DTFT of a Cosine Signal Sampled Above and Below the Nyquist Frequency

A slecture by ECE student Andrew Pawling

Partly based on the ECE438 Fall 2014 lecture material of Prof. Mireille Boutin.

Outline

• Introduction
• Sampling Above Nyquist Frequency
• Sampling Below Nyquist Frequency
• Conclusion

Introduction

In this slecture we will look at an example that illustrates the Nyquist condition. When a signal is sampled, frequencies above half the sampling rate cannot be properly represented and result in aliasing.

Lets look at a pure tone frequency F4 = 349Hz

We will represent this tone as a cosine signal, $cos(2\pi349t)$

Sampling Above Nyquist Frequency

For this signal $f_{s} > 2f_{m} = 2(349)Hz = 698Hz$ or else aliasing will occur. We will choose a sampling frequency of $f_{s} = 1/T_{1} = 1000Hz$.

\begin{align} x_{1}(n) &= x(nT_{1}) \\ &= cos(2\pi349nT_{1}) \\ &= cos(\frac{2\pi349n}{1000}) \\ &= \frac{1}{2}(e^{\frac{-j2\pi349n}{1000}} + e^{\frac{j2\pi349n}{1000}}) \\ \\ \\ \end{align}

$Note\ that:\ 0 < |\pm2\pi\frac{349}{1000}| < \pi$

This means the original signal can be properly represented when sampled at $f_{s} = 1000Hz.$

Using the discrete-time Fourier transform pair for cosine:

$x[n] \ \ \ \ \ \ \ \ \ \ -----> \ \ \ \ X(\omega)$

$cos(\omega_{0}n) \ \ \ \ -----> \ \ \ \ \pi\sum_{k=-\infty}^\infty (\delta(\omega -\omega_{0}+2\pi k) + \delta(\omega + \omega_{0}+2\pi k))$

\begin{align} X_{1}(\omega) &= \pi \sum_{k=-\infty}^\infty(\delta(\omega - 2\pi\frac{349}{1000} +2\pi k) + \delta(\omega + 2\pi\frac{349}{1000} + 2\pi k)) \\ &= rep_{2\pi}\pi (\delta(\omega - 2\pi\frac{349}{1000}) + \delta(\omega + 2\pi\frac{349}{1000})) \\ &= rep_{2\pi}\frac{1000}{2} ((\delta(\frac{1000}{2\pi}\omega - 349) + \delta(\frac{1000}{2\pi}\omega + 349)) \\ \end{align}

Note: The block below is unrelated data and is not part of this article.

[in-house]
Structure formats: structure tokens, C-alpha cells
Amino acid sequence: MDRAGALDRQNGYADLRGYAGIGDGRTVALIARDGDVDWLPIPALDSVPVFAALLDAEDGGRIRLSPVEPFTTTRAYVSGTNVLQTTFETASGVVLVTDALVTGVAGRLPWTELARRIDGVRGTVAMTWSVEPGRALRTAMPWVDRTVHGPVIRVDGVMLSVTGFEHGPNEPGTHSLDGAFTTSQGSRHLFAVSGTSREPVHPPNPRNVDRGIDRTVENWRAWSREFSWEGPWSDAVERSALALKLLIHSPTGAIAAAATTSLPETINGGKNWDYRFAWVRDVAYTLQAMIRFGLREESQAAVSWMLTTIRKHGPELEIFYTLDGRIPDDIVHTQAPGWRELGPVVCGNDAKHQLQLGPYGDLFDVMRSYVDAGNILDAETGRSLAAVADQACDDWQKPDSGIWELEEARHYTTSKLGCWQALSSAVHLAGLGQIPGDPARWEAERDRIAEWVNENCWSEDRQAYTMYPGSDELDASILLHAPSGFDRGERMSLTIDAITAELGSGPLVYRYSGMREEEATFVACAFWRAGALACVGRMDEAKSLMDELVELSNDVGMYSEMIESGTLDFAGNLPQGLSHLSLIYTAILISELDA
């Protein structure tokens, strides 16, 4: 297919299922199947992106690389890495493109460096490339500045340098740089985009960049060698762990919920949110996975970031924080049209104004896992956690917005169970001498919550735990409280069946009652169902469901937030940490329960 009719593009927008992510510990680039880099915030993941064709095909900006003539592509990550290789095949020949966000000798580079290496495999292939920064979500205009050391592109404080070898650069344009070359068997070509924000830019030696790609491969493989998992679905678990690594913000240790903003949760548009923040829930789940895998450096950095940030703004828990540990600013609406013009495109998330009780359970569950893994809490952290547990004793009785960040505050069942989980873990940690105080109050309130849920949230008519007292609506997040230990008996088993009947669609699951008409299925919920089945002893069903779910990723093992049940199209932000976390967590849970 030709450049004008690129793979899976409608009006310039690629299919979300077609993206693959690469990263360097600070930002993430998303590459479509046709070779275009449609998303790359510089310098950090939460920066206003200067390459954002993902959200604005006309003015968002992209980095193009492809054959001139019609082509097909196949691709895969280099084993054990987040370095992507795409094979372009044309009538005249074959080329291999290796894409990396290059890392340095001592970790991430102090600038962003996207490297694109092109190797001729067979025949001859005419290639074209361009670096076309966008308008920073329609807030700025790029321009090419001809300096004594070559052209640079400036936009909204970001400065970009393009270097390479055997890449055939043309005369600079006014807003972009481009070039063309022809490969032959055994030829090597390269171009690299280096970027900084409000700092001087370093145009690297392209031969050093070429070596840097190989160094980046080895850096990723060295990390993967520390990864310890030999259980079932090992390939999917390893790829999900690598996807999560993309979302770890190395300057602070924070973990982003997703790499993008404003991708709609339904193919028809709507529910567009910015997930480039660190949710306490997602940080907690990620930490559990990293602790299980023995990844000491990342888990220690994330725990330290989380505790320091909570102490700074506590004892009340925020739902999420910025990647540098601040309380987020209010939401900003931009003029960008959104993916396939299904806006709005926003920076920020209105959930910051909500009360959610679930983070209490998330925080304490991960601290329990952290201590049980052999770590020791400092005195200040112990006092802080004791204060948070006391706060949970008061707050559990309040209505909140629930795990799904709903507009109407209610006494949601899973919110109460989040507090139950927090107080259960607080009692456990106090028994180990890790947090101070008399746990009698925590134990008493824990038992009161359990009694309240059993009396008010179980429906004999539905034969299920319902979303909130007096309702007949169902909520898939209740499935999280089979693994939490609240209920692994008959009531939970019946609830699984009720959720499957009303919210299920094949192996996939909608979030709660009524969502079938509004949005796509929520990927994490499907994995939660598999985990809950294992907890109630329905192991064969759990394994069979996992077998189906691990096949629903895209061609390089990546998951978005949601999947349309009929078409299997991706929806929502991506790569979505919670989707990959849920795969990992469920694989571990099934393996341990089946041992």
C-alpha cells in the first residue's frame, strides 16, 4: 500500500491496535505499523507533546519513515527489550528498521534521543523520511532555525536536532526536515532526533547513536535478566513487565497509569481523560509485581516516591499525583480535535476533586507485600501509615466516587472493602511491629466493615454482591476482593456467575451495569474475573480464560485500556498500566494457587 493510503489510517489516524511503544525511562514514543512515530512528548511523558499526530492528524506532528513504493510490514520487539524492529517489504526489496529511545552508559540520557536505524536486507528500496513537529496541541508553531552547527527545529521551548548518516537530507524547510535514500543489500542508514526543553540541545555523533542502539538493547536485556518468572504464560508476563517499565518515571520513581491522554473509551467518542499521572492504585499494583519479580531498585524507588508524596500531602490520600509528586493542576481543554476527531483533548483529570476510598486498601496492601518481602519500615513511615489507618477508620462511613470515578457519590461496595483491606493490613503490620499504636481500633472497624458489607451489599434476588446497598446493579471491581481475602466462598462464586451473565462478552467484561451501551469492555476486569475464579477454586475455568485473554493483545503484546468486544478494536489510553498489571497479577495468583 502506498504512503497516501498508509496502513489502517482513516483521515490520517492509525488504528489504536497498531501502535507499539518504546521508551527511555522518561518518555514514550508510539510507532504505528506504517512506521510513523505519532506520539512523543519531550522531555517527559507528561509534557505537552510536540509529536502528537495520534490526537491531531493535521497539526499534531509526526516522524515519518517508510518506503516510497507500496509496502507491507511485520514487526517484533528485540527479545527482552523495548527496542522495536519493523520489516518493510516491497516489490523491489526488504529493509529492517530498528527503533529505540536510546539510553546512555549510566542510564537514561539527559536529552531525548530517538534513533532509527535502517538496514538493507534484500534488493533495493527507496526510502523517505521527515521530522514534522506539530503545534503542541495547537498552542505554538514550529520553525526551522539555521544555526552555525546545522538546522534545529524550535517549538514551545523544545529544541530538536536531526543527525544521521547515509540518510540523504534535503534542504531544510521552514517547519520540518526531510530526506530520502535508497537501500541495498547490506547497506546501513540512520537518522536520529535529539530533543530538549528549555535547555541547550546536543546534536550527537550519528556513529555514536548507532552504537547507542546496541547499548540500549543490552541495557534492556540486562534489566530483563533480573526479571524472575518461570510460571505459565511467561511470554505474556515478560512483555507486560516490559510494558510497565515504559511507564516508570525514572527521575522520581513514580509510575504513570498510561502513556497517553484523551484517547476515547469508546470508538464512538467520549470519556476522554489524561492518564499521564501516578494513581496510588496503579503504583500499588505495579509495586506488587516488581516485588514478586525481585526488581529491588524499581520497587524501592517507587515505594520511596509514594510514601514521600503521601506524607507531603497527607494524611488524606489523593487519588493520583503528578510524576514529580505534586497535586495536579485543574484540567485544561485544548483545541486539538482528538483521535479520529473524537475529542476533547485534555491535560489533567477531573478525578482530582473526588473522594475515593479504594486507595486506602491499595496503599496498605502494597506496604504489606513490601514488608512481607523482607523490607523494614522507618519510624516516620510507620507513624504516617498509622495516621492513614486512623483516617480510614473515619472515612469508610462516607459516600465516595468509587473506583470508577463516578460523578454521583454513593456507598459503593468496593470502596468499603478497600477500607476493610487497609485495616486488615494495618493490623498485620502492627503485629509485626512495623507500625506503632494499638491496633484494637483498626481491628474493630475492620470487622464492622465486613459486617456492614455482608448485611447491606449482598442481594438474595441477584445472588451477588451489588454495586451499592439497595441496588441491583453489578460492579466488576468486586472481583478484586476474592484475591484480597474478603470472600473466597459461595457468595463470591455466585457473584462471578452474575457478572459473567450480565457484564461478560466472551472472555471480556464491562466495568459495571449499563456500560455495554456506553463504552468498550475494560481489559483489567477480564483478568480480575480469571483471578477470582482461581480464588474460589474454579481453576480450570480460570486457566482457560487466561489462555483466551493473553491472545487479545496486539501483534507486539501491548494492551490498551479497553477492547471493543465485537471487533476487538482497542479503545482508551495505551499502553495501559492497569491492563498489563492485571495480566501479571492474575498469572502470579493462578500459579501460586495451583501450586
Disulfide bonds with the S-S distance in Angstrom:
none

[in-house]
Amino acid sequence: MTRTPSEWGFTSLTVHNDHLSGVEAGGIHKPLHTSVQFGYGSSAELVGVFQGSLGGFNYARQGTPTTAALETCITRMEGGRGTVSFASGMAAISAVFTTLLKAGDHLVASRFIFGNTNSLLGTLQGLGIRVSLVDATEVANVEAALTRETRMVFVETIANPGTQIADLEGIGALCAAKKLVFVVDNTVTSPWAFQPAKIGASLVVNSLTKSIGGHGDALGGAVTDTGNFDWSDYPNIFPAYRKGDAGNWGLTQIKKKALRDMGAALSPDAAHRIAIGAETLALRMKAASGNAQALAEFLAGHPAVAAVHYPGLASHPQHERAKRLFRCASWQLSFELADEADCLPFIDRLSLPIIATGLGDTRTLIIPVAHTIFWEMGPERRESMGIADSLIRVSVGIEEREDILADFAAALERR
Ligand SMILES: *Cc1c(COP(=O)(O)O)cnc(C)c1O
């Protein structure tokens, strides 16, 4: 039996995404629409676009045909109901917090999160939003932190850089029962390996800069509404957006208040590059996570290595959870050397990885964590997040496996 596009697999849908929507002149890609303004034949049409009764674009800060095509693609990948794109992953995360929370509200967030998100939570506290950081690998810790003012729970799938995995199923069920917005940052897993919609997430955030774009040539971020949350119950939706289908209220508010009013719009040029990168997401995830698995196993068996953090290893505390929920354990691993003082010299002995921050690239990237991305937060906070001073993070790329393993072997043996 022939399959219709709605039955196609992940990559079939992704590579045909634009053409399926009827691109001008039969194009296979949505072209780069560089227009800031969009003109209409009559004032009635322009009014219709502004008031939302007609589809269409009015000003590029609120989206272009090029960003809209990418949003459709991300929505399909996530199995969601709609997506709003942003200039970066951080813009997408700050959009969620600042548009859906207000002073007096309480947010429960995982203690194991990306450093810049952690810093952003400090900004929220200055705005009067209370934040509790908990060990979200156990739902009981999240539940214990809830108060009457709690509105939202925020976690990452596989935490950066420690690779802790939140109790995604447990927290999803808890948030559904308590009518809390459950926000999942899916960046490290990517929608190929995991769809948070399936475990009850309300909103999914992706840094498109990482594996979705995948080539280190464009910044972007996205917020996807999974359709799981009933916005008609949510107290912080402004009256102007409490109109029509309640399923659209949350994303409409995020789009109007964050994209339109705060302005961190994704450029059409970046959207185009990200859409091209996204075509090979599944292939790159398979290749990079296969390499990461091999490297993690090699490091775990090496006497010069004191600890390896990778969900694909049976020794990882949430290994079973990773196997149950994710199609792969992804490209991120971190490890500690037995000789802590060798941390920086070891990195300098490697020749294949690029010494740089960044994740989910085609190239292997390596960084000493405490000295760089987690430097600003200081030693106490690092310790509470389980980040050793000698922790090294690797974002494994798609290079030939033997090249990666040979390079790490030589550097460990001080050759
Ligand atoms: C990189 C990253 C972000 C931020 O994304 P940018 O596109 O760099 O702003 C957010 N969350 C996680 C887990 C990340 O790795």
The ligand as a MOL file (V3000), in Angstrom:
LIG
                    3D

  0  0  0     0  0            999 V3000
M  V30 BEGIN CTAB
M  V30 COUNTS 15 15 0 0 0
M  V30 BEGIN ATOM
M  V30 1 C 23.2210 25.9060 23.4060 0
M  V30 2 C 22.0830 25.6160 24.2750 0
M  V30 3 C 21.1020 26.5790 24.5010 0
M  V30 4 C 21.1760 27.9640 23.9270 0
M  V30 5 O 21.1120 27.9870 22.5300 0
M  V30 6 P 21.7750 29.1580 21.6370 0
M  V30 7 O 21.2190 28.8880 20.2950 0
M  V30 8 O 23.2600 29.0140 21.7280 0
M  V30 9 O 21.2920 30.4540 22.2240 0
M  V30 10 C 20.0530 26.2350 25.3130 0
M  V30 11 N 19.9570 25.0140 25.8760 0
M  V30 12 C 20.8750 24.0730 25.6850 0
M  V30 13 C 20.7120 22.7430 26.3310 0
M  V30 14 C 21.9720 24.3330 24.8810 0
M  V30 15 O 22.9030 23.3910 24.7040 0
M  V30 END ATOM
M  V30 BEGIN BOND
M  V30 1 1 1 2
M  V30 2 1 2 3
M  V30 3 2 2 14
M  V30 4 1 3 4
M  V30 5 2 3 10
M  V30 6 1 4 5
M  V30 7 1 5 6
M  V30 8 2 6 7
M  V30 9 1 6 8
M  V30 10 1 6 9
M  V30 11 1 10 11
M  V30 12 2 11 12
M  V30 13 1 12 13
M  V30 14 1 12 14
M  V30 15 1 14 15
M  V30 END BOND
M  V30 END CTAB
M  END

Plot of $X_{1}(\omega)$:

Repeats every $2\pi$

The frequency content of the original signal lies within the -$\pi$ to $\pi$ band. Therefore the signal can be properly reconstructed.

Sampling Below Nyquist Frequency

For this signal $f_{s} > 2f_{m} = 2(349)Hz = 698Hz$ or else aliasing will occur. We will choose a sampling frequency that does not satisfy this condition this time. Let's use $f_{s} = 1/T_{2} = 500Hz$.

\begin{align} x_{2}(n) &= x(nT_{2}) \\ &= cos(2\pi349nT_{2}) \\ &= cos(\frac{2\pi349n}{500}) \\ &= \frac{1}{2}(e^{\frac{-j2\pi349n}{500}} + e^{\frac{j2\pi349n}{500}}) \\ \\ \\ \end{align}

$Note\ that:\ \pi < |\pm2\pi\frac{349}{500}| < 2\pi$

This means the original signal cannot be properly represented when sampled at $f_{s} = 500Hz.$

Using the discrete-time Fourier transform pair for cosine again:

$x[n] \ \ \ \ \ \ \ \ \ \ -----> \ \ \ \ X(\omega)$

$cos(\omega_{0}n) \ \ \ \ -----> \ \ \ \ \pi\sum_{k=-\infty}^\infty (\delta(\omega -\omega_{0}+2\pi k) + \delta(\omega + \omega_{0}+2\pi k))$

\begin{align} X_{1}(\omega) &= \pi \sum_{k=-\infty}^\infty(\delta(\omega - 2\pi\frac{349}{500} +2\pi k) + \delta(\omega + 2\pi\frac{349}{500} + 2\pi k)) \\ &= rep_{2\pi}\pi (\delta(\omega - 2\pi\frac{349}{500}) + \delta(\omega + 2\pi\frac{349}{500})) \\ &= rep_{2\pi}\frac{500}{2} ((\delta(\frac{500}{2\pi}\omega - 349) + \delta(\frac{500}{2\pi}\omega + 349)) \\ \end{align}

Use periodicity property of cosine to shift from -$2\pi$ to $2\pi$ to -$\pi$ to $\pi$ band.

$X_{1}(\omega) = rep_{2\pi}\frac{500}{2} ((\delta(\frac{500}{2\pi}\omega - 151) + \delta(\frac{500}{2\pi}\omega + 151))$

Plot of $X_{2}(\omega)$:

As you can see the original signal frequency exists outside of the -$\pi$ to $\pi$ band. The frequencies that exists within this band are copies of the original signal that are 'rep'ed. Therefore these frequencies do not represent the frequency content of the the original signal, resulting in aliasing.

Conclusion

When sampling above the Nyquist frequency the signal can be accurately represented but when sampling below the signal will become aliased.